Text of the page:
The client’s future becomes bound much more easily. Future generations of designers seem fairly unencumbered by a particular design choice, but future generations of clients, or neighbors, or the general public will continue to be affected until the building is taken down. If a school is designed with poor natural lighting, the school district may be burdened with additional energy costs for the life of the building. Every generation that moves through that school will be similarly affected. Every taxpayer that lives in that district will be affected. A designer’s choices have become binding in a very real way.

Buildings should not be subject to fleeting trends or inspired by flash-in-the-pan ideologies.

The similarities between green architecture and citizen architecture here start to emerge. They both require a heightened sense of awareness on the part of the designer. They both ask the designer to take responsibility for how the client and the community are affected, not just in the honeymoon period but in perpetuity. We must design in such a way that a building can be a source of continued value for the client and the community at large far into the future.

This is easier said than done, because the mechanics of the profession as it is currently organized work against such long-range thinking. Architects are rewarded for making something new — for departing from what has been established and proven workable. Any notable architect achieves his or her position in the canon specifically by diverting from an existing dialog. Moreover, that position is evaluated and secured at a single point in time; the reactions of subsequent generations are typically not controlling in the evaluation of an architectural work. We may regard a 50-year-old building as something ugly and dated, but still celebrate the architect who designed it because at the time it was a bold gesture.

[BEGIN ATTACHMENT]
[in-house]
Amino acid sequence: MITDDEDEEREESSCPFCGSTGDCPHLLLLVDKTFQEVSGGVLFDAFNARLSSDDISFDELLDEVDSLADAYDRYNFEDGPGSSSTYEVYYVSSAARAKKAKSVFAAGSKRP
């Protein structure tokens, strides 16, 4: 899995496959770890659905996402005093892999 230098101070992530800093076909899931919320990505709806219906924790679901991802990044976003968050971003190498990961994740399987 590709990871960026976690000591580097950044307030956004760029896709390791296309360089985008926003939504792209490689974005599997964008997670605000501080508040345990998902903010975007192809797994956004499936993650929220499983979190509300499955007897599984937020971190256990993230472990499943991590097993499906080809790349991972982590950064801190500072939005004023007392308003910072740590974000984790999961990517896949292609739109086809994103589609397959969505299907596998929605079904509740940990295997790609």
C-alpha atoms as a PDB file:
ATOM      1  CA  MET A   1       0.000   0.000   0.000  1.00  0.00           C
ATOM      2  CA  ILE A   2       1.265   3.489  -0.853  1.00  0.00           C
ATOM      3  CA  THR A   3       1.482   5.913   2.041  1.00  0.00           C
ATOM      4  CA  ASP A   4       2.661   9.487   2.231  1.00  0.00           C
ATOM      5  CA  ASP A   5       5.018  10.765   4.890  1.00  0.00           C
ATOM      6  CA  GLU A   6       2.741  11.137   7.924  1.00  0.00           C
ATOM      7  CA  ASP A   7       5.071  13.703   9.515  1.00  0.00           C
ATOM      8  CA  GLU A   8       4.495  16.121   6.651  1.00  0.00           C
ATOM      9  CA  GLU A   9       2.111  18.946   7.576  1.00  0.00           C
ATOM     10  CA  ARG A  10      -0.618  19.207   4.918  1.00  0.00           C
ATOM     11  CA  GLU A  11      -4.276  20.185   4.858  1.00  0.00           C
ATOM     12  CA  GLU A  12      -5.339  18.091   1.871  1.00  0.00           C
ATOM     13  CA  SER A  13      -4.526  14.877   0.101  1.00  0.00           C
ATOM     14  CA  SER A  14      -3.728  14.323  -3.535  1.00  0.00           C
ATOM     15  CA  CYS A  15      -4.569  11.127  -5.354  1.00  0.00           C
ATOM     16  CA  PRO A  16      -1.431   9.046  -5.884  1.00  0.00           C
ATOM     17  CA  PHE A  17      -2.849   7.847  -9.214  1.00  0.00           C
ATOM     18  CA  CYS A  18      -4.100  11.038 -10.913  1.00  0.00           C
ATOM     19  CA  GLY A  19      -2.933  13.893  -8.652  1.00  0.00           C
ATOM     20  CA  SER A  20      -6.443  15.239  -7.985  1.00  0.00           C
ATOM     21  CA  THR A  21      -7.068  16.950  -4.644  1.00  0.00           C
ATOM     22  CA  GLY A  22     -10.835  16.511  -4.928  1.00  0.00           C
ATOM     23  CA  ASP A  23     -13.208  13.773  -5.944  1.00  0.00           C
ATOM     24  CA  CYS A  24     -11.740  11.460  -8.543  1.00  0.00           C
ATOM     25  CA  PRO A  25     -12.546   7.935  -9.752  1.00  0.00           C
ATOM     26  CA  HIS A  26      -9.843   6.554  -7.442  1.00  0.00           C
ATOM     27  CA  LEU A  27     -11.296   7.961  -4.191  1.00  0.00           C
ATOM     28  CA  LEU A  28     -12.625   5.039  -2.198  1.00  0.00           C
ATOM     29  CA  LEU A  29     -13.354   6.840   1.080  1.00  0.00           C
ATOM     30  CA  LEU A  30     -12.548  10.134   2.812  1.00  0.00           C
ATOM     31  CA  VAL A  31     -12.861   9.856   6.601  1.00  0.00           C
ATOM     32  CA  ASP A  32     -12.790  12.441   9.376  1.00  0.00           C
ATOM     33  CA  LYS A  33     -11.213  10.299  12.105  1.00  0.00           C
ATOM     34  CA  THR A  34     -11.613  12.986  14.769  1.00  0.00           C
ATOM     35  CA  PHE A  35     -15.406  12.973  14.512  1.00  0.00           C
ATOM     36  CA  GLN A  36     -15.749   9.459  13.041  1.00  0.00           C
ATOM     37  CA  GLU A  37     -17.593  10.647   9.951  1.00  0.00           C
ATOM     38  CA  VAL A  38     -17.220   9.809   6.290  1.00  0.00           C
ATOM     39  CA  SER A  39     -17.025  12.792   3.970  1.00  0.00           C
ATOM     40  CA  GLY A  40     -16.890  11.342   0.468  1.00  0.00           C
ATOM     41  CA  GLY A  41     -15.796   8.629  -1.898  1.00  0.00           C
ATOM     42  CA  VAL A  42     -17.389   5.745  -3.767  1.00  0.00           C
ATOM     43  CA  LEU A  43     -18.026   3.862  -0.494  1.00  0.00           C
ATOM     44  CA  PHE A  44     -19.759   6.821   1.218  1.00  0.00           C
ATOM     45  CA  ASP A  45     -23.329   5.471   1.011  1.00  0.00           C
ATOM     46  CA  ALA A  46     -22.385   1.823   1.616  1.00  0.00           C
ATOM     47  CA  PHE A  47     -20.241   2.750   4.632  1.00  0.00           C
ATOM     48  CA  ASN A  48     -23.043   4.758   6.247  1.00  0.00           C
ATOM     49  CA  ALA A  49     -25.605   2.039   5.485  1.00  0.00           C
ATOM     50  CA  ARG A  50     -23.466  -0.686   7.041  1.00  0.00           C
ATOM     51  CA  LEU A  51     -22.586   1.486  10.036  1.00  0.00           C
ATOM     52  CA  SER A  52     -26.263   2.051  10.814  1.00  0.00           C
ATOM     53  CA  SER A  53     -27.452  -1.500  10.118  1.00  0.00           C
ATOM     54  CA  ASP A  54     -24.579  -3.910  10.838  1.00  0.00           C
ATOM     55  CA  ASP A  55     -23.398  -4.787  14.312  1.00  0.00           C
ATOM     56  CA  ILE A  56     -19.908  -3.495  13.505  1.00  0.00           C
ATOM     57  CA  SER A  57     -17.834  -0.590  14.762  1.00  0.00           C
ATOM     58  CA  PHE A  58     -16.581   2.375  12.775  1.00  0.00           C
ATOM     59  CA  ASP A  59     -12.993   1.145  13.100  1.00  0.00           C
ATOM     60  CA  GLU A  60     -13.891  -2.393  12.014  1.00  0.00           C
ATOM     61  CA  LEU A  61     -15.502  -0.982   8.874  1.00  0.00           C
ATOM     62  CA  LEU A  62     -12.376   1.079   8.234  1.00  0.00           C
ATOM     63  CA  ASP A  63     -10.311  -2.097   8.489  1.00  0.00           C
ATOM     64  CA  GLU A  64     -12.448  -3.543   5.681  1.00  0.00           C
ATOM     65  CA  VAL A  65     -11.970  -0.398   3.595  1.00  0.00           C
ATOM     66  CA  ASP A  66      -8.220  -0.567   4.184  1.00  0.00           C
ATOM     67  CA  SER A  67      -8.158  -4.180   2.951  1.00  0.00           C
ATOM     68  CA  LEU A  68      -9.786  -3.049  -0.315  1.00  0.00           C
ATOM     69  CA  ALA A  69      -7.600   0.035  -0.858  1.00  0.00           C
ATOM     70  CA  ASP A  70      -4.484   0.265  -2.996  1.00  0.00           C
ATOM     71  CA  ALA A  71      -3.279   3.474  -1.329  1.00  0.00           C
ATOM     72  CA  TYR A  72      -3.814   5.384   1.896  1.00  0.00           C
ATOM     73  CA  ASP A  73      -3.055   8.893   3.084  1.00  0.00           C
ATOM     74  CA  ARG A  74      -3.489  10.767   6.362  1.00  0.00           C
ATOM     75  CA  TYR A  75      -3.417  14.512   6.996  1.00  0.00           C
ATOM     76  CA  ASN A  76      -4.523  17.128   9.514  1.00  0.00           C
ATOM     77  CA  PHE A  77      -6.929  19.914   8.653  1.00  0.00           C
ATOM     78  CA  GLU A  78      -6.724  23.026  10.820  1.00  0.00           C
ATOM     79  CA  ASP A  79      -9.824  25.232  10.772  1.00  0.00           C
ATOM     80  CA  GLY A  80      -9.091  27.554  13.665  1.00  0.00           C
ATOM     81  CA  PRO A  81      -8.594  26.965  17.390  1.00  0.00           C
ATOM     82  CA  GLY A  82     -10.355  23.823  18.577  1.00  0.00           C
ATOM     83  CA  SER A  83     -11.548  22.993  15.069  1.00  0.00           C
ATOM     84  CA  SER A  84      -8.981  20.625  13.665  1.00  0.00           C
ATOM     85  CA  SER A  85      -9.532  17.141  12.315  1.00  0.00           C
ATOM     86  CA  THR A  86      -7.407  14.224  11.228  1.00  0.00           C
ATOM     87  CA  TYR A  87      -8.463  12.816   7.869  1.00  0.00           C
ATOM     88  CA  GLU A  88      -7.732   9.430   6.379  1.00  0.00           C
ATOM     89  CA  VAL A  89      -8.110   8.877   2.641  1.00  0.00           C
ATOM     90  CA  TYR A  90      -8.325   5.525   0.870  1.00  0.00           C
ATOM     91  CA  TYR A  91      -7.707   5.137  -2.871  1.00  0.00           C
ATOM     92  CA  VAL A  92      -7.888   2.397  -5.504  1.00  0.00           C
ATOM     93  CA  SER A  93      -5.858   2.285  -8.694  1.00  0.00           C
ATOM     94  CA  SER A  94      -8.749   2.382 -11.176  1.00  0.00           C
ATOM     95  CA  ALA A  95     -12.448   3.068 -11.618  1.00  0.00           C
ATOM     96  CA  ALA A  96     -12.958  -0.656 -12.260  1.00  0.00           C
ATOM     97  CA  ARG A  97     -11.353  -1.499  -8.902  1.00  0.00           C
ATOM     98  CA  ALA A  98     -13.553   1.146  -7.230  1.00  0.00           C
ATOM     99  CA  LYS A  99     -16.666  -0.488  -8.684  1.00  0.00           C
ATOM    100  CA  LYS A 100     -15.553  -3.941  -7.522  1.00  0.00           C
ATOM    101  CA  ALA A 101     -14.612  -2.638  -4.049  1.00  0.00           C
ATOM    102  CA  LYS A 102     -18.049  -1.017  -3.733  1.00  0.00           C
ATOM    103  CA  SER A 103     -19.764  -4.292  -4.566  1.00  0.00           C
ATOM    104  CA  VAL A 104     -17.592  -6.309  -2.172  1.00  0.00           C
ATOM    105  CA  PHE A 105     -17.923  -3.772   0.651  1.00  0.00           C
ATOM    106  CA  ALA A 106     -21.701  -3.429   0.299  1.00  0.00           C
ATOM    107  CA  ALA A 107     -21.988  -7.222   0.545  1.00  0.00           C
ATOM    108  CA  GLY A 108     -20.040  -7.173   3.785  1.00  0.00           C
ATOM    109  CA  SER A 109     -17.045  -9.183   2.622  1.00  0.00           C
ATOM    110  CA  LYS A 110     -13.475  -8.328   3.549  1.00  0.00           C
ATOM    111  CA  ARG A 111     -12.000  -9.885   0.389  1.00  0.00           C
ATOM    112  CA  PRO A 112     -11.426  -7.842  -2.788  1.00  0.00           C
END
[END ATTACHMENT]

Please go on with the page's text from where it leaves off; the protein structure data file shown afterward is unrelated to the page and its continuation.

This raises an obvious question: If a designer designs a building that is formally or aesthetically trendy for his own generation, what happens in the next generation, when the trend fades? What is the owner left with? A dated building that is as awkward to own as a mood ring is to wear? If the building in question is a home, is the owner left with a resale option? Is the owner’s equity destroyed because the architectural trend that inspired the building has passed and now no one can be convinced to buy it? This issue is perhaps more confusing now than ever before. For most of human history, historicist forces in architecture ensured that the architect’s primary duty was to reference the past, thus ensuring some measure of continuity between the generations. In an era when every generation’s ambition is to part from the past, how do we make sure that we allow for future generations’ needs — when the only certainty is that they will be actively trying to distinguish themselves from us?

Perhaps it is enough to say that, rather than trying to decipher the “then,” we will just try to deemphasize the “now.” Buildings should not be subject to fleeting trends or inspired by flash-in-the-pan ideologies; as put (ironically) by Daniel Libeskind: “When we talk about sustainability, it should be seen as something genuine, not trendy or technically gimmicky.”